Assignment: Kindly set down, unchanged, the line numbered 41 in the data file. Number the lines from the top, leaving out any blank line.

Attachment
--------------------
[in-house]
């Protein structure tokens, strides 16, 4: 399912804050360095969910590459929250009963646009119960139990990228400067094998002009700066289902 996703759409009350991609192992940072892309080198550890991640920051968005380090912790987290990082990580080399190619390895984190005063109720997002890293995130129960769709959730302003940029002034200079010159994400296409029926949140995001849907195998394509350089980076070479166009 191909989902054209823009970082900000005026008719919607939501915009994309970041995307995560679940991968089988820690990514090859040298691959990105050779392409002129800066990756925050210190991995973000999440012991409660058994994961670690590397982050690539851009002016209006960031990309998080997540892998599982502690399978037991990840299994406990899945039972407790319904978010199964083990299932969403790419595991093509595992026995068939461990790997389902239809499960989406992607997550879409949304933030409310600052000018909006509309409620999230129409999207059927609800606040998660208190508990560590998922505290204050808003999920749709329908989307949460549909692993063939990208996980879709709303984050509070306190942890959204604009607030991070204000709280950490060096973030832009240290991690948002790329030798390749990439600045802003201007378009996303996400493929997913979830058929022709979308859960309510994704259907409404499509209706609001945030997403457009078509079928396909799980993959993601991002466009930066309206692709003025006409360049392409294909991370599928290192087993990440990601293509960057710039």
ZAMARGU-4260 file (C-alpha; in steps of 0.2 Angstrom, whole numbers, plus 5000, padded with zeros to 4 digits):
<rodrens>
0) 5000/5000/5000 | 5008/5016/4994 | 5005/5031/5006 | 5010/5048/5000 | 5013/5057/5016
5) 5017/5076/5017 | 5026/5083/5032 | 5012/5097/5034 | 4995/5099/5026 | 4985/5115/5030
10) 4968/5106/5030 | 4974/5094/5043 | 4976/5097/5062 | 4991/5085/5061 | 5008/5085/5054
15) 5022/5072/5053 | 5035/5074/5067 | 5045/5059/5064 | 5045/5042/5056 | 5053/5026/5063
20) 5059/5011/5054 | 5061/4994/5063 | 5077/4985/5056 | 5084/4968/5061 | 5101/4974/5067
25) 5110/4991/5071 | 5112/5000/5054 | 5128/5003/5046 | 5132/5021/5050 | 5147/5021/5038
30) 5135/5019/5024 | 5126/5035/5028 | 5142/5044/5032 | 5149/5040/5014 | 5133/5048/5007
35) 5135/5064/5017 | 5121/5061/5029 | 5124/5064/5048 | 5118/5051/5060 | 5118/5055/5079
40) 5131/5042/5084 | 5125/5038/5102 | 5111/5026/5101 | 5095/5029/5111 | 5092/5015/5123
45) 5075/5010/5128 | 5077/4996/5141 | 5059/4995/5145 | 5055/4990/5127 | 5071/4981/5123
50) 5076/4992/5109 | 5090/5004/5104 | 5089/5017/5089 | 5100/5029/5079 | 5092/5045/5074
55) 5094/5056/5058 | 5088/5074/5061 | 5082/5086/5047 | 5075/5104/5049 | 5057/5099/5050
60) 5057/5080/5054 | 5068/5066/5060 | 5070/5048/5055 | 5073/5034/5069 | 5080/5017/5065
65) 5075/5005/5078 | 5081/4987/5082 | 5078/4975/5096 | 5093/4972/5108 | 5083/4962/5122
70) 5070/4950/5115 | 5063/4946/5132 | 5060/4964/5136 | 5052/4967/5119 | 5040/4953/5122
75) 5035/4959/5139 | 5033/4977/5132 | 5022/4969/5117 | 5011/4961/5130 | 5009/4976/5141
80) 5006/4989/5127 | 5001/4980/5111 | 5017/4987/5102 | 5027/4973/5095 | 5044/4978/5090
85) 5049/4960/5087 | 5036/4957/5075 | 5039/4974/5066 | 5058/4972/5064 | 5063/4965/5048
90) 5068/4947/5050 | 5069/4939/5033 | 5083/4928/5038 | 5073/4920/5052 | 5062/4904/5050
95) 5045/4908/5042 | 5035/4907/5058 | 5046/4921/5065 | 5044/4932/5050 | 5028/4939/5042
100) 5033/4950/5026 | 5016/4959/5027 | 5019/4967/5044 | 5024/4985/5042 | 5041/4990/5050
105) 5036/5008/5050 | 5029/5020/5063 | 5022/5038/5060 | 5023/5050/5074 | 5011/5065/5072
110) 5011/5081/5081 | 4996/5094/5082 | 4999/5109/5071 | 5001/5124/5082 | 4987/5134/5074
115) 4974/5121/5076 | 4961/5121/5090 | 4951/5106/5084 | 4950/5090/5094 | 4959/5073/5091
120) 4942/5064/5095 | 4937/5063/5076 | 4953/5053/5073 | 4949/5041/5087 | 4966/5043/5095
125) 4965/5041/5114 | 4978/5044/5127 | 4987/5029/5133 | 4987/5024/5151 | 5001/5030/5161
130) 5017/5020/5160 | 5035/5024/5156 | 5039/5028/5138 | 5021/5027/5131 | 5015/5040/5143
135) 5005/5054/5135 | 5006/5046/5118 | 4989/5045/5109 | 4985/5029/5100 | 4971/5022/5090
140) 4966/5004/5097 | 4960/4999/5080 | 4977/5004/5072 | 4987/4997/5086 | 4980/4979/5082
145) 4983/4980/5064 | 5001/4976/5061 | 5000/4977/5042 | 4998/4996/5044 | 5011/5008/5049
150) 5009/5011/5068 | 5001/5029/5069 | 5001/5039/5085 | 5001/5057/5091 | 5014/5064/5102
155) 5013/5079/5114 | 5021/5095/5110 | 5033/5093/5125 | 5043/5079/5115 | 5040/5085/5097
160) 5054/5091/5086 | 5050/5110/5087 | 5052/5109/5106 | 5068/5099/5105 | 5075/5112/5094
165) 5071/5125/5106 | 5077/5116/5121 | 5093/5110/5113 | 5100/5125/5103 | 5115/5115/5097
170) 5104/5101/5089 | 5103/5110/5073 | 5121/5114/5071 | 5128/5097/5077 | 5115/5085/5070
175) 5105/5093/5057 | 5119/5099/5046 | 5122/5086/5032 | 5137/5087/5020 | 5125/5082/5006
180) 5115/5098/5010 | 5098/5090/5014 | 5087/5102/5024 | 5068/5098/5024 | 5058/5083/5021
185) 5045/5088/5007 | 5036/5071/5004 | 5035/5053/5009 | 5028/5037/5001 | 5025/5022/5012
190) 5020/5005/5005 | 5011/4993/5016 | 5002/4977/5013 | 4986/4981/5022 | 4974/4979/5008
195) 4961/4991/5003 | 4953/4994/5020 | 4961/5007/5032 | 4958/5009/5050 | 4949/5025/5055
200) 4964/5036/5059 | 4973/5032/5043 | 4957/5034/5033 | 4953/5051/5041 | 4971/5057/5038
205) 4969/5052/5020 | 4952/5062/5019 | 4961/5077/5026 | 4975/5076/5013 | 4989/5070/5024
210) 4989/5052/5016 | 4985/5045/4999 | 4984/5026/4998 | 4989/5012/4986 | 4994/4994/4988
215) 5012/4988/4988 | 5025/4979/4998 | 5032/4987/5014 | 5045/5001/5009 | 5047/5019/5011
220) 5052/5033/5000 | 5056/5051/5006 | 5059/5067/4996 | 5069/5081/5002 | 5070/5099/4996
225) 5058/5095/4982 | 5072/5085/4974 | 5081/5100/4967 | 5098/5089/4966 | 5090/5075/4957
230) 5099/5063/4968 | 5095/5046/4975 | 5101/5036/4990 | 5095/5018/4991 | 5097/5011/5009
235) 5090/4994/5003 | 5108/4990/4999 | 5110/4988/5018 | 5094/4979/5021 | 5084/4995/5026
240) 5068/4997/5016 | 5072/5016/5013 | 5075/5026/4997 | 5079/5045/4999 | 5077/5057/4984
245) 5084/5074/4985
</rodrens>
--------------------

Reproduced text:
180) 5115/5098/5010 | 5098/5090/5014 | 5087/5102/5024 | 5068/5098/5024 | 5058/5083/5021